Larry Johnson says homosexuality doesn’t belong in men’s locker room


larry-johnson-charlotteDespite the incredible outpouring of support for NBA player Jason Collins after he came out as gay on Monday, there were still some negative responses.

On Monday, NBA center Jason Collins announced he is gay, becoming the first active male player in a major American team sport to come out.

A series of Tweets from former NBA All-Star Larry Johnson, who still works as a business operations representative for the New York Knicks, was particularly revealing about how some players may respond to playing beside someone who is gay.

Johnson’s opposition to homosexuality seems to be at least partially motivated by his Islamic faith, but also reflects some general insecurities players may have in the locker room.

“I don’t Jason Collins personally but he seems like a great guy. Me personally gay men in the locked room would make me uncomfortable,” Johnson tweeted. “I don’t judge anyone!! I have fallen short of the grace of Allah myself, but stop trying to make this acceptable.”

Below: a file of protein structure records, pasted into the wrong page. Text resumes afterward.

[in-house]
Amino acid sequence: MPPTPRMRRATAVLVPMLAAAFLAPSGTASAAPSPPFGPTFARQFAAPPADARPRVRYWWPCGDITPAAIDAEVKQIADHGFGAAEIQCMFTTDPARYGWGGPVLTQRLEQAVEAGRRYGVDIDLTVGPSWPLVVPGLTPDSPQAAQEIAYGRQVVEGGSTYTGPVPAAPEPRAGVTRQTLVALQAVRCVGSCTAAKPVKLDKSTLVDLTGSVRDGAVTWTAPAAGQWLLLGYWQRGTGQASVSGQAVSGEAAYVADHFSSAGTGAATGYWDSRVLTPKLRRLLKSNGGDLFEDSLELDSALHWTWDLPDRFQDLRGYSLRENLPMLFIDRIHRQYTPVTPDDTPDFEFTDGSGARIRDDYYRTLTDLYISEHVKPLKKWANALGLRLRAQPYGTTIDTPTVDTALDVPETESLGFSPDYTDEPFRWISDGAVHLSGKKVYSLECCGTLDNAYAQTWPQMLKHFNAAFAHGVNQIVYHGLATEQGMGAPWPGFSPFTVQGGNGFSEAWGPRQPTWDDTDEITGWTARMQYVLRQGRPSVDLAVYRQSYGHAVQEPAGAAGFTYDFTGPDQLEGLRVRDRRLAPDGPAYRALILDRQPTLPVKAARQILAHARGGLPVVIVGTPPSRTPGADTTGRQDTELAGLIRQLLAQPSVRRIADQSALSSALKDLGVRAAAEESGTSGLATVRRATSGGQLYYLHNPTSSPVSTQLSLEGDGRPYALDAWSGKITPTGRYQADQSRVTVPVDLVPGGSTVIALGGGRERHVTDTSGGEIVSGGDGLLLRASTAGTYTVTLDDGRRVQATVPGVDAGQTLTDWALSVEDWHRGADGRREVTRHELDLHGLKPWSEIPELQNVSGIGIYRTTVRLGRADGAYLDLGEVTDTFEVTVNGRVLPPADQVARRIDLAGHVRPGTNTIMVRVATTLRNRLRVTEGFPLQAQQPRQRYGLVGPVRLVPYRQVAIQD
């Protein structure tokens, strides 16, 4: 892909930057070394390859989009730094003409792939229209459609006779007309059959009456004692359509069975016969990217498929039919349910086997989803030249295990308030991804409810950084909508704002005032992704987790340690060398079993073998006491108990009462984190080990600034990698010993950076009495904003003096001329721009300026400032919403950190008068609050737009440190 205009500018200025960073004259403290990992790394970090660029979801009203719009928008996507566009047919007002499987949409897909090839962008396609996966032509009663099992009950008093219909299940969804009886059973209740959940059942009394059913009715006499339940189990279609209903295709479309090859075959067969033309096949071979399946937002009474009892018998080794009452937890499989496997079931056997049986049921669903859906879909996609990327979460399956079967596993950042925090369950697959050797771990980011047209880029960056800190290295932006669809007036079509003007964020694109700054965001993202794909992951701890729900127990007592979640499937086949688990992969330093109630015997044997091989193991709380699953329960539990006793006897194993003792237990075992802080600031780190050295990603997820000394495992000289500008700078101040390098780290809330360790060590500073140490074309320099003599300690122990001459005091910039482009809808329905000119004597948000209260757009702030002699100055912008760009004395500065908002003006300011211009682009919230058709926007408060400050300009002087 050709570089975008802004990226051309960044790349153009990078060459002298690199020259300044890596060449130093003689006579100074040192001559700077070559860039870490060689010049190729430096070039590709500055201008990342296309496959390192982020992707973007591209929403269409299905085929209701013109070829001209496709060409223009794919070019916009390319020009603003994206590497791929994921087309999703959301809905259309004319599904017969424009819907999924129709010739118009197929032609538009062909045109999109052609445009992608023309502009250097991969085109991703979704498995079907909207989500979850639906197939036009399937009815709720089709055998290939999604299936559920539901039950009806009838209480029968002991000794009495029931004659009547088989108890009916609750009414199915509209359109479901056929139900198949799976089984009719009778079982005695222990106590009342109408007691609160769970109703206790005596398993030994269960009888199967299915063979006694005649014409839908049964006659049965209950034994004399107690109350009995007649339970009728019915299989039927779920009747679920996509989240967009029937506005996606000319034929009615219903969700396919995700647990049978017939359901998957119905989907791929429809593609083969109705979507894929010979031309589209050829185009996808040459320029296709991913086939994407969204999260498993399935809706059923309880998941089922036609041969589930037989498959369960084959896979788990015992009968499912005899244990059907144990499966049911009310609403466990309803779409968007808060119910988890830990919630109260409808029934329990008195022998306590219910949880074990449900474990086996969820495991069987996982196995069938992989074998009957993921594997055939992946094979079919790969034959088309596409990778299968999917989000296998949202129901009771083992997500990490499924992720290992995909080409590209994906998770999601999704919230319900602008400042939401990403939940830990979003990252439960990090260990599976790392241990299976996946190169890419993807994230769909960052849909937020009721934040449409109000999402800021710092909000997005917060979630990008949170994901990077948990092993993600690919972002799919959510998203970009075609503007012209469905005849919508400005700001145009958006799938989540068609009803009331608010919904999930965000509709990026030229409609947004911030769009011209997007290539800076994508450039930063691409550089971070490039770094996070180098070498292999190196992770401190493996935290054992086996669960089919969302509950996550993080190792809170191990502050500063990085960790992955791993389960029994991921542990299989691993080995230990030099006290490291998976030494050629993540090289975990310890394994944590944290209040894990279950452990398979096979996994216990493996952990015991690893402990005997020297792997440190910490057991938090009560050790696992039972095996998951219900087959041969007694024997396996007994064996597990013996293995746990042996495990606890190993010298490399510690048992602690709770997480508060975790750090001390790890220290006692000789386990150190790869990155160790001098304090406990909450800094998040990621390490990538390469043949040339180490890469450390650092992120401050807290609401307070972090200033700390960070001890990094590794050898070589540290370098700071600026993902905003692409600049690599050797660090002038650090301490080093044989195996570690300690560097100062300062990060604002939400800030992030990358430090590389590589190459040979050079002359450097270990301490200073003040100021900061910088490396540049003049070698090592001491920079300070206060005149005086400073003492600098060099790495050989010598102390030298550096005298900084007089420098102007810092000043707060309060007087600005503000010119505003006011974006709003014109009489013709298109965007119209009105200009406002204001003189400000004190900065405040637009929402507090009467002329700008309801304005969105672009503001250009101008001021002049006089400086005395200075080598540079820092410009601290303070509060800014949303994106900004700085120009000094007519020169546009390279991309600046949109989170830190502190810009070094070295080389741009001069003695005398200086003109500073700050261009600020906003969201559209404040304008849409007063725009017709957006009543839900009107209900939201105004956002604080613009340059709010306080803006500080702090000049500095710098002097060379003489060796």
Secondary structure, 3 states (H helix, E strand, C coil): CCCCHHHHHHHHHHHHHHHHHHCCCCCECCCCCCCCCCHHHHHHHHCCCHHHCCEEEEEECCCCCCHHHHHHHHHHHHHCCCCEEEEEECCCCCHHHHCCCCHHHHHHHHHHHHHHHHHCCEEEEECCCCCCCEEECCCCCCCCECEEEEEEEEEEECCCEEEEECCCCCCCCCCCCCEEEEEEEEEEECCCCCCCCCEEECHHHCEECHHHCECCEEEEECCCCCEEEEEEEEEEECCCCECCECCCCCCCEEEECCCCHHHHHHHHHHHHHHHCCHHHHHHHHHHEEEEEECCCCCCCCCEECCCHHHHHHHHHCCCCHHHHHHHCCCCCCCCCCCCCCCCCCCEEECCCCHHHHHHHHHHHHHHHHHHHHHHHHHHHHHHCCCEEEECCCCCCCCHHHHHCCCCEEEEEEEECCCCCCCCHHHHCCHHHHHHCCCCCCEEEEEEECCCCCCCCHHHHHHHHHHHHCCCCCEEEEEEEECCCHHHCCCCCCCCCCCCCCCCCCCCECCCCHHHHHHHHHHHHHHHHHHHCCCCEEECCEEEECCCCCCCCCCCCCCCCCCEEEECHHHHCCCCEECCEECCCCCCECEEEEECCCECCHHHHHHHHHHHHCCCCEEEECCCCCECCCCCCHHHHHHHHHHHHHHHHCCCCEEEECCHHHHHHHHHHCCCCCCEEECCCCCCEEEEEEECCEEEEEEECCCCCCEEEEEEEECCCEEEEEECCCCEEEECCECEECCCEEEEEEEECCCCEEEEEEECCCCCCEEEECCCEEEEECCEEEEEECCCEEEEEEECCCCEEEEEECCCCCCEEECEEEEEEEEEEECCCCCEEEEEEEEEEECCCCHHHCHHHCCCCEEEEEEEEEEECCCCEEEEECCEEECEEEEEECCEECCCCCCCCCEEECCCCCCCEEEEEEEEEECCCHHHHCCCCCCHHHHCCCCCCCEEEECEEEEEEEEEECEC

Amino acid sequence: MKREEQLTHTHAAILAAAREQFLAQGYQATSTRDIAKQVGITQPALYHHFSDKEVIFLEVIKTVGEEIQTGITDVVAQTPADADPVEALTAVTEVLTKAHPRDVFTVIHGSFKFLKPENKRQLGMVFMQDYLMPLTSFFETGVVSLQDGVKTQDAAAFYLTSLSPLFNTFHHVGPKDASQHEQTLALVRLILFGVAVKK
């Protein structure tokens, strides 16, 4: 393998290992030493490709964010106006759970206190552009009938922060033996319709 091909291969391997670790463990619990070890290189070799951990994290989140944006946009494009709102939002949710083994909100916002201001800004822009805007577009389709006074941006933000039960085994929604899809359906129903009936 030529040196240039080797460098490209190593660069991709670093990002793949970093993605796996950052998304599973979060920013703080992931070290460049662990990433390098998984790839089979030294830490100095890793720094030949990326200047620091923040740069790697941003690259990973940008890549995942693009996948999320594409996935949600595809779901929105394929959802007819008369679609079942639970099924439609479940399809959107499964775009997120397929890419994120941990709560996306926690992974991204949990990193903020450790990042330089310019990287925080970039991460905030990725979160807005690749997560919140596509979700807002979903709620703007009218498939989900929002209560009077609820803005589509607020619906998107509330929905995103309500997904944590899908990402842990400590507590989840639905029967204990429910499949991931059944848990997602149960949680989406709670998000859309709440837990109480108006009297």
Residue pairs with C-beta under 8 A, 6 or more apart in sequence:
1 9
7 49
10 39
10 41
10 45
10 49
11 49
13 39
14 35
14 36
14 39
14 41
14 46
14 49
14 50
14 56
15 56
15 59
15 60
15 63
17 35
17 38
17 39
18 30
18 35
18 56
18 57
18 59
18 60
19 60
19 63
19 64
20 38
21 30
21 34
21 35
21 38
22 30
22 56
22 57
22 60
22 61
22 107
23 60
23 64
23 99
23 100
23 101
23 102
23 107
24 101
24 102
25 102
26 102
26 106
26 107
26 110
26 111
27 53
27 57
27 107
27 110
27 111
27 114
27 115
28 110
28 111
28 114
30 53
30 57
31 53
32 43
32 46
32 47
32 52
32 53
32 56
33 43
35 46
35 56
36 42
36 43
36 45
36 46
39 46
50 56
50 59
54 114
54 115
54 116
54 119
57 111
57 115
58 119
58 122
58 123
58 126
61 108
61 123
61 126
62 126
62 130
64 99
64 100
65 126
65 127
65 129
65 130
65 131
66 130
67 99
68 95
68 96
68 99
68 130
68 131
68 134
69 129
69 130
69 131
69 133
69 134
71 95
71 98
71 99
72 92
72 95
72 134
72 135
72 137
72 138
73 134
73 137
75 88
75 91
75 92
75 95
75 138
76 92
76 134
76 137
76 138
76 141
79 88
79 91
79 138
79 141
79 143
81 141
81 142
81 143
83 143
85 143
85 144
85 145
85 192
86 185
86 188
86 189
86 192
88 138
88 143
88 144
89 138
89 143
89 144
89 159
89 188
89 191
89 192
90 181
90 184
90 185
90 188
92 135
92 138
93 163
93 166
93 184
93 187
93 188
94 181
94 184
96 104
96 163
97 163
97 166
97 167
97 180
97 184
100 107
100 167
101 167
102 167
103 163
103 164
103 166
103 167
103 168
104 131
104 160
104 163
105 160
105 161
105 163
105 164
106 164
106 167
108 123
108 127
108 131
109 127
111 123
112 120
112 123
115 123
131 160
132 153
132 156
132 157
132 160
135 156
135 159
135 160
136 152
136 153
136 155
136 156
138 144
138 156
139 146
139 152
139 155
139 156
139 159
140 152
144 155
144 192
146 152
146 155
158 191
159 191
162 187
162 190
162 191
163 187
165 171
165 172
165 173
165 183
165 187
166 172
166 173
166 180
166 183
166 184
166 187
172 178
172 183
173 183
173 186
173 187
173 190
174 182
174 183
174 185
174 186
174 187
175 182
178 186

Johnson, a two-time NBA All-Star (1993, 1995) played 10 years in the NBA, 5 of them with the Knicks.

Johnson averaged double-double in his first two seasons with the Charlotte Hornets (19.2 ppg, 11 rpg and 22.1 ppg, 10.5 rpg respectively). He averaged double figures in scoring in 9 of his 10 NBA seasons.

After being traded from the Charlotte Hornets to the Knicks before the 1995-1996 season, Johnson was never the same player he was in Charlotte, because of injuries and back pains.

Johnson led the NBA in minutes per game during the 1992-93 season, averaging 40.5 mpg. He was named to the NBA All-Star team twice, in 1993 and 1995.

Johnson averaged his best 15.5 ppg and 5.7 rpg with NYK in 1997-98. He retired after the 2000-2001 season.

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